South Dakota’s Republican governor, Kristi Noem, is expected to endorse former President Donald Trump at a Friday rally in her home state, according to a report from CNN.
The anticipated endorsement created conversations about a potential role for Gov. Noem in Trump’s third White House bid.
Noem expressed reservations about Trump’s candidacy after the 2022 midterm election, stating to The New York Times that she wasn’t convinced he was the GOP’s best chance in 2024.
She has shifted her stance since deciding against a presidential bid herself, the report noted, adding Noem is now showing support for Trump.
The Northwest govenor has maintained a positive relationship with the former president, according to the report, citing sources familiar with their interactions.
Noem’s connection to Trump is strengthened by association with Corey Lewandowski, Trump’s former campaign manager. Lewandowski has advised Noem since 2020 and converses regularly with the former president.
“The fact is, none of them can win as long as Trump’s in the race,” Noem said of the crowded GOP primary field during an appearance on the Fox program “Fox & Friends.”
“And that’s just the facts,” she continued. “So why run if you can’t win?”
Noem has been circumspect about her aspirations for the vice presidency, saying she has not discussed that scenario with the 45th president.
“Of course, I would consider it,” she responded to a question about becoming Trump’s running mate from Fox News host Sean Hannity.
Noem is reportedly viewed by many Republicans as a potential vice-presidential candidate for Trump, should he secure the nomination.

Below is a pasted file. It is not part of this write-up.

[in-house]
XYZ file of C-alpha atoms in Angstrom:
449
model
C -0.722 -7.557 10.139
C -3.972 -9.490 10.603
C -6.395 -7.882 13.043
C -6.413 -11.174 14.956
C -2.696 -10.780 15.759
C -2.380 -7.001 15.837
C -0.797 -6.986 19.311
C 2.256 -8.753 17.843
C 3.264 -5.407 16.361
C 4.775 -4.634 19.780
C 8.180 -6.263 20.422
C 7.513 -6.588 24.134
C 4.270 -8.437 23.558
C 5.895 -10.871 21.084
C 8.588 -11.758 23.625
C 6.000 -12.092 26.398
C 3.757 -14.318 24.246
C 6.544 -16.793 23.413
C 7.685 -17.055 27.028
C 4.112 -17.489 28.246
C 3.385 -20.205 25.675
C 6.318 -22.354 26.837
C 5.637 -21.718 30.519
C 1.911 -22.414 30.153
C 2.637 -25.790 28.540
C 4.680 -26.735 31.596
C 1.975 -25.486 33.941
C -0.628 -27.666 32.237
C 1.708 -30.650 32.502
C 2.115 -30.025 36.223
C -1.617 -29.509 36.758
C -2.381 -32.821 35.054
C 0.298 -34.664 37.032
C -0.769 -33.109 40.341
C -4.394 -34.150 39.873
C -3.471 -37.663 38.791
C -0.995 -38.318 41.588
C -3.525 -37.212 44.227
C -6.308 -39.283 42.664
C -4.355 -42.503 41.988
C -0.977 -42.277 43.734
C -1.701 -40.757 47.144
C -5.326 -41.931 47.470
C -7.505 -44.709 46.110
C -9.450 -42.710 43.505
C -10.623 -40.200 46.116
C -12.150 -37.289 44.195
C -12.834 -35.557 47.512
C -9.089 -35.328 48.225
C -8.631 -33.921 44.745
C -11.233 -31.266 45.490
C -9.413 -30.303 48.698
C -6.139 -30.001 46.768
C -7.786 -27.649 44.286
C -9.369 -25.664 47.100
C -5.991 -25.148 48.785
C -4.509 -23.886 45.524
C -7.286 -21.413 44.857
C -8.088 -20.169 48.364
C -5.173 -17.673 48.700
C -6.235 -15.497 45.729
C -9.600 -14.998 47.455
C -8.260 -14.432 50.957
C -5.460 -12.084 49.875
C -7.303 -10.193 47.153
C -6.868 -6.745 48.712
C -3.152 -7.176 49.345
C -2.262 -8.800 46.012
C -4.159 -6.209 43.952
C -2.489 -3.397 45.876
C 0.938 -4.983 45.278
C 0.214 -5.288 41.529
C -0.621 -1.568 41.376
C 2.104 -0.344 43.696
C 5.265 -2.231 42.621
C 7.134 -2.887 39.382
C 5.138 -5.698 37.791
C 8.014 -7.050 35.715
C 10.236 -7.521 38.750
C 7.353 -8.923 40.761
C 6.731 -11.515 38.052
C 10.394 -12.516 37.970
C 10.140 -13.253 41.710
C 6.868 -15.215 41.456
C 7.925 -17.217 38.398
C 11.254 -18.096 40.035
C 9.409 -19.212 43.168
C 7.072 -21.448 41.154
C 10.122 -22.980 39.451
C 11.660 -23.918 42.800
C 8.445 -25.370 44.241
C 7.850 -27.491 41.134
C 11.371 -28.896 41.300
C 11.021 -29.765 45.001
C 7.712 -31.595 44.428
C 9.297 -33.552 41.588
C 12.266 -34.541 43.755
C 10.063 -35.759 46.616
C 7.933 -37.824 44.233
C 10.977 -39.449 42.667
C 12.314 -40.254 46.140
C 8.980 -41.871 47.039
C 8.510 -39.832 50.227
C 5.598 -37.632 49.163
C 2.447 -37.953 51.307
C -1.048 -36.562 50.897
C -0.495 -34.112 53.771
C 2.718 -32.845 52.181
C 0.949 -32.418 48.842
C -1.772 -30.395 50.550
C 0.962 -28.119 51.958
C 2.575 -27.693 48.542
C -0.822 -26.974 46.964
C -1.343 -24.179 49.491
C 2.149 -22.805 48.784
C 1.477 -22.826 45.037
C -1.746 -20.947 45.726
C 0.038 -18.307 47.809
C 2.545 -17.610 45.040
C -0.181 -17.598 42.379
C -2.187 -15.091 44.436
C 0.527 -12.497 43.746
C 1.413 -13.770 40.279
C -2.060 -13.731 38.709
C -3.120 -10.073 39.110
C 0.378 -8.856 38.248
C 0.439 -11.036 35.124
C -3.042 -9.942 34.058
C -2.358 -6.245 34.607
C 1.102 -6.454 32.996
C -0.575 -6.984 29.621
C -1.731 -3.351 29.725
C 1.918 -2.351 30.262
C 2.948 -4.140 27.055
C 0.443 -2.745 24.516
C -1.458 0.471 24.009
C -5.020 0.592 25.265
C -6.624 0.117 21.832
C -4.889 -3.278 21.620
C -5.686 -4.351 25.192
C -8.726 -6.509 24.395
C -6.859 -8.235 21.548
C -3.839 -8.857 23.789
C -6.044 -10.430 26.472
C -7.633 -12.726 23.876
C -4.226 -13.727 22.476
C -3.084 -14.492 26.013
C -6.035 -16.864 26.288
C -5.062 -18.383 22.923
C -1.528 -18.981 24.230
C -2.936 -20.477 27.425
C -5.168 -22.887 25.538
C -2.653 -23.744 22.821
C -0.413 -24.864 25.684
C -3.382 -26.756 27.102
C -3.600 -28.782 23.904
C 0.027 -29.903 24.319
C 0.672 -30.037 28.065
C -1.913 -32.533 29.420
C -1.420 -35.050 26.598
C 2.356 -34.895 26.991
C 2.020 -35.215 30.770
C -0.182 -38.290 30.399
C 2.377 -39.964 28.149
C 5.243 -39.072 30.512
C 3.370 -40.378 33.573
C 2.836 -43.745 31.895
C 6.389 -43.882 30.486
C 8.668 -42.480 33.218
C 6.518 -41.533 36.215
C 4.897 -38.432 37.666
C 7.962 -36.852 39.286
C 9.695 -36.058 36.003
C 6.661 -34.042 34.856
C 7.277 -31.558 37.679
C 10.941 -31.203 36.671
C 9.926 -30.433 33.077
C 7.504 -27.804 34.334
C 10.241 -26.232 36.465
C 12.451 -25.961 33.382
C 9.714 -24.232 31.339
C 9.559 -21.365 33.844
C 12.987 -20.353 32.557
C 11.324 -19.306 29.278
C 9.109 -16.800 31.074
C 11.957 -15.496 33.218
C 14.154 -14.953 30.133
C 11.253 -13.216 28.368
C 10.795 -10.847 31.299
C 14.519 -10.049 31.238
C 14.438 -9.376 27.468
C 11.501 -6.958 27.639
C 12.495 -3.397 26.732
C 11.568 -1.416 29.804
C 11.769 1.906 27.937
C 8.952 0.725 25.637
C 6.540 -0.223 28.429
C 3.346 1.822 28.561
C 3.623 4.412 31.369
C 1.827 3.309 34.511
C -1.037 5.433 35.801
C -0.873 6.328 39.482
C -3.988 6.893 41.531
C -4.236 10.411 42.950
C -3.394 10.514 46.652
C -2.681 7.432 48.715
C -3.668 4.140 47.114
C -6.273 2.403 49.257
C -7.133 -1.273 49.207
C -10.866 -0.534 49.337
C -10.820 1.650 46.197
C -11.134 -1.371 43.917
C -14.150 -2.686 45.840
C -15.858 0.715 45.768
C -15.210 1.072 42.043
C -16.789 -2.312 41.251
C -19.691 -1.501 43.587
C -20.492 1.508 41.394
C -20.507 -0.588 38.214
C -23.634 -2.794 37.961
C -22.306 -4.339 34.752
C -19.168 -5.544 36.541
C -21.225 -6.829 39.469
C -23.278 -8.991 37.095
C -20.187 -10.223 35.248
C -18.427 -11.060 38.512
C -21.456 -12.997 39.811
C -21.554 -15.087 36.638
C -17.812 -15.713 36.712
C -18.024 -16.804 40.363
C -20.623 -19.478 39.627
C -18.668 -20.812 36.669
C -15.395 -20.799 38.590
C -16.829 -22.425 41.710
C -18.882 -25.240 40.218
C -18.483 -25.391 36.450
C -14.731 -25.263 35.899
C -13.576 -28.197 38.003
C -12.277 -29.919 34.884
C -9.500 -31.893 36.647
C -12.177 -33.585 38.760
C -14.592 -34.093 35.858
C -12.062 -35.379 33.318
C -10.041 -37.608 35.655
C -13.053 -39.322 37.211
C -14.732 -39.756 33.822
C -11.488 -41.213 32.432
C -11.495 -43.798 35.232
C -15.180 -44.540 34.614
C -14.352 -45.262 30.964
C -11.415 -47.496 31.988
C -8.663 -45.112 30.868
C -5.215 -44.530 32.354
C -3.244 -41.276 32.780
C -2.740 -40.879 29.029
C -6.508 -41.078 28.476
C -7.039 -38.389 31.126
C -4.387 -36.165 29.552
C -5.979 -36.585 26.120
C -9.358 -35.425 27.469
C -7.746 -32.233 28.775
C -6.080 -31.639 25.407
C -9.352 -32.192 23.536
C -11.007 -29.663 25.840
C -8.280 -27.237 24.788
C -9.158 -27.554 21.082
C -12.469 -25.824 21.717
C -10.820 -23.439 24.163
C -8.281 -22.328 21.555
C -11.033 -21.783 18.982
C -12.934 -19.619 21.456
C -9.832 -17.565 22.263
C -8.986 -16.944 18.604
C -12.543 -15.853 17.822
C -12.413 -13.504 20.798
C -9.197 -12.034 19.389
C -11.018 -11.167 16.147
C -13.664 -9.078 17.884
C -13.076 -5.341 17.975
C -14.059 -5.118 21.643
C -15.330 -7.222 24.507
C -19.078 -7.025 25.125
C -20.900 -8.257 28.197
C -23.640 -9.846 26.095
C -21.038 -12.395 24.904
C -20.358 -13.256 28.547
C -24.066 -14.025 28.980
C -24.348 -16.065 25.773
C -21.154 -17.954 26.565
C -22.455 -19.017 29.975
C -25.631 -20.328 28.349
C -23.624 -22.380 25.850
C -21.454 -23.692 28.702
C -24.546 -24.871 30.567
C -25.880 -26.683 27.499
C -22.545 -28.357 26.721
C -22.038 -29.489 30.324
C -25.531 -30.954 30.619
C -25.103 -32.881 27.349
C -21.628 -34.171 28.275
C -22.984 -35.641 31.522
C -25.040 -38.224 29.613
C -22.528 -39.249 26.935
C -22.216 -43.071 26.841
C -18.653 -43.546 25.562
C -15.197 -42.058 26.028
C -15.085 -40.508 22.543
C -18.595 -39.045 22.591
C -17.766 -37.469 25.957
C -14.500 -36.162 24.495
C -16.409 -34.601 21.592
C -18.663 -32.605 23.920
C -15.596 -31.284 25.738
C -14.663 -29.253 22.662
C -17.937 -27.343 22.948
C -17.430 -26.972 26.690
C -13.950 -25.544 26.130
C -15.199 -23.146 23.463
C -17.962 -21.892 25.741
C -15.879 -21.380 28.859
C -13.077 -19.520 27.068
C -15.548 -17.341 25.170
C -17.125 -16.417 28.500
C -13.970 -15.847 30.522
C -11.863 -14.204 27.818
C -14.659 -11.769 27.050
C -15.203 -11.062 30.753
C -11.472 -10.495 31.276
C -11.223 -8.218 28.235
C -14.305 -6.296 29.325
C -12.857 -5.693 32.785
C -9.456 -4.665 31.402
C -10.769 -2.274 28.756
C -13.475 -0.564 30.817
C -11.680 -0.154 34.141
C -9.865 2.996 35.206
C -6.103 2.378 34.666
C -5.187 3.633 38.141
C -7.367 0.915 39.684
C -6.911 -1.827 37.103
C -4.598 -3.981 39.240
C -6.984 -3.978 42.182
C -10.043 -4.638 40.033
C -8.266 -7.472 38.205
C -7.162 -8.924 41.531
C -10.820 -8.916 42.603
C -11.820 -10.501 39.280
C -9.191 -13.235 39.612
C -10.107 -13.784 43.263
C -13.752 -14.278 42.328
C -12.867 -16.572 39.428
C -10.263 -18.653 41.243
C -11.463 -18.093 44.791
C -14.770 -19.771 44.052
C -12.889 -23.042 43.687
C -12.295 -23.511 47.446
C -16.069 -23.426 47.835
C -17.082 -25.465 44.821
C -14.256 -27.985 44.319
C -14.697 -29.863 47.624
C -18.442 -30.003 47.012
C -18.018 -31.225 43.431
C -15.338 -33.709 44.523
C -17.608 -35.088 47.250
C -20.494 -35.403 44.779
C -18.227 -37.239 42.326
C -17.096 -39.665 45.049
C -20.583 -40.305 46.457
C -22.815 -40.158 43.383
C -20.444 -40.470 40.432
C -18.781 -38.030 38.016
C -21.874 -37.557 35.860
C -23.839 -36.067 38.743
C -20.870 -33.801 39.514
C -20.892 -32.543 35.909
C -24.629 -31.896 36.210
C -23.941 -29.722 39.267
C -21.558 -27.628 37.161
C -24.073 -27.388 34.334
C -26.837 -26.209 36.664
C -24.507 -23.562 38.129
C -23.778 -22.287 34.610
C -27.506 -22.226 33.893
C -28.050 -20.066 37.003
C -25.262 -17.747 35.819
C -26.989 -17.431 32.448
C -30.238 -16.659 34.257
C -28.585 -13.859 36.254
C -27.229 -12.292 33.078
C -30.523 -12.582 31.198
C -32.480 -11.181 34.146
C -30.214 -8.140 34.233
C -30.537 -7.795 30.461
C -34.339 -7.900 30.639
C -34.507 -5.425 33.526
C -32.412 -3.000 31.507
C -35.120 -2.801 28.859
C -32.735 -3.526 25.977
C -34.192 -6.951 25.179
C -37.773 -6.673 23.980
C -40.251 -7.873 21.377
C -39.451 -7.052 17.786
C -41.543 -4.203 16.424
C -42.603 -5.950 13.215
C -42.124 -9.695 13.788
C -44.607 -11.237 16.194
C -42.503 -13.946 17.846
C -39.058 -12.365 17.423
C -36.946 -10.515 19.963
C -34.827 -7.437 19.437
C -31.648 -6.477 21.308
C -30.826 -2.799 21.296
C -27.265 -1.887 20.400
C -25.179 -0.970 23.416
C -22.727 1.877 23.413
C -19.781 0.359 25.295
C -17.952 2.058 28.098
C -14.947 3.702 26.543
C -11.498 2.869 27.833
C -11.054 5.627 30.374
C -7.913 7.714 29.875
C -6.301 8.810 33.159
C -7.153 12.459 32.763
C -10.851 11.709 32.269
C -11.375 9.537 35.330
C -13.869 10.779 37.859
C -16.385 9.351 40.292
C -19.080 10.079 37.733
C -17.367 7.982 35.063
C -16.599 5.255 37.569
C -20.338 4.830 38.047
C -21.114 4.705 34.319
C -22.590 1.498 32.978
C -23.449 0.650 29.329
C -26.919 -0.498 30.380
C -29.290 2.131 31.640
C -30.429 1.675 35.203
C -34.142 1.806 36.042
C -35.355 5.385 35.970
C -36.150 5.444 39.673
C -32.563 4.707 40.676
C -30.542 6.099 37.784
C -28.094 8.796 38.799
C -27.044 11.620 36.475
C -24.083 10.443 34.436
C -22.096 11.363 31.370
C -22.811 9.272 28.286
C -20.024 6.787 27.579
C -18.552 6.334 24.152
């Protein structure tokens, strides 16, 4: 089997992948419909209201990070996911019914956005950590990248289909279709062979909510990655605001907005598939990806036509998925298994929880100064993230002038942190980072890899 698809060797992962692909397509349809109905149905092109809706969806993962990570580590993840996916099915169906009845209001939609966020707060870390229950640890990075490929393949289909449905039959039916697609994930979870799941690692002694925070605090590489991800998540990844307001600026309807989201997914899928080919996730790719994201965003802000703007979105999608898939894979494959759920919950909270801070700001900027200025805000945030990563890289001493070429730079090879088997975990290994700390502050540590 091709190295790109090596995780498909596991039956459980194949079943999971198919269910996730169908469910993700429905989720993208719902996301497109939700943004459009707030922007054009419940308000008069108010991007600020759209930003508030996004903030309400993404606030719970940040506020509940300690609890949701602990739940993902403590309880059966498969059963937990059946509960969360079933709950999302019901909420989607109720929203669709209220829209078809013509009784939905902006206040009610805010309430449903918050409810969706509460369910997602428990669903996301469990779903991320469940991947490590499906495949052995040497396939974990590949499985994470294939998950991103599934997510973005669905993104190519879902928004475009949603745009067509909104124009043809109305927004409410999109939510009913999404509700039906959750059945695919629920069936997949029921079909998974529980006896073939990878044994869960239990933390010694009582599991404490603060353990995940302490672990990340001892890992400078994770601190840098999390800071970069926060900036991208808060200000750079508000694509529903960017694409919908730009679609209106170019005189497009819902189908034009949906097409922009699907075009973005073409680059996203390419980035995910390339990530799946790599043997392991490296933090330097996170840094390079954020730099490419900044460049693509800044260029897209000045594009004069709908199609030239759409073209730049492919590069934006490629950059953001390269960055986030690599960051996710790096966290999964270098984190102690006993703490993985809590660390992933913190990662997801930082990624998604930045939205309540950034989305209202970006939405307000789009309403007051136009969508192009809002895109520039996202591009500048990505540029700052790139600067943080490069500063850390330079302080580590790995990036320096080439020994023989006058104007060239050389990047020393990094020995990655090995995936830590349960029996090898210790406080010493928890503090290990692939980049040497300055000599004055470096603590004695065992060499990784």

“When [Noem’s] name comes up in conversation, it’s been positive,” an insider close to Trump remarked, the report noted. “She’s been loyal to him. She’s eloquent, she defends him but doesn’t steal the spotlight.”
Noem was considered for the position of Trump’s secretary of agriculture in 2016.
During her 2022 reelection campaign, she strategically ran digital ads in early-voting states like Iowa, New Hampshire and South Carolina.
She reportedly considered a 2022 run for the U.S. Senate but chose not to challenge GOP Sen. John Thune, even though Trump had publicly encouraged her to do so.
“I think she’s angling to keep all her options open,” said Republican strategist Matt Langston.
“With everything being so fluid on the national stage, she has been very good about pushing her state as an example during Covid and all of these national hot-button issues,” he added. “She’s kept her state at the forefront.”
“She’s got a bright future,” continued Langston. “She’s sticking with Trump, which is smart at this stage.”
As for Trump’s potential running mate, his advisers have emphasized that no serious discussions have taken place. However, Trump himself has been fueling speculation.
“Let them debate so I can see who I MIGHT consider for Vice President!” Trump posted to his Truth account.
Several Trump allies, including New York Rep. Elise Stefanik and Rep. Marjorie Taylor Greene of Georgia, have also been mentioned as potential vice-presidential candidates, according to CNN.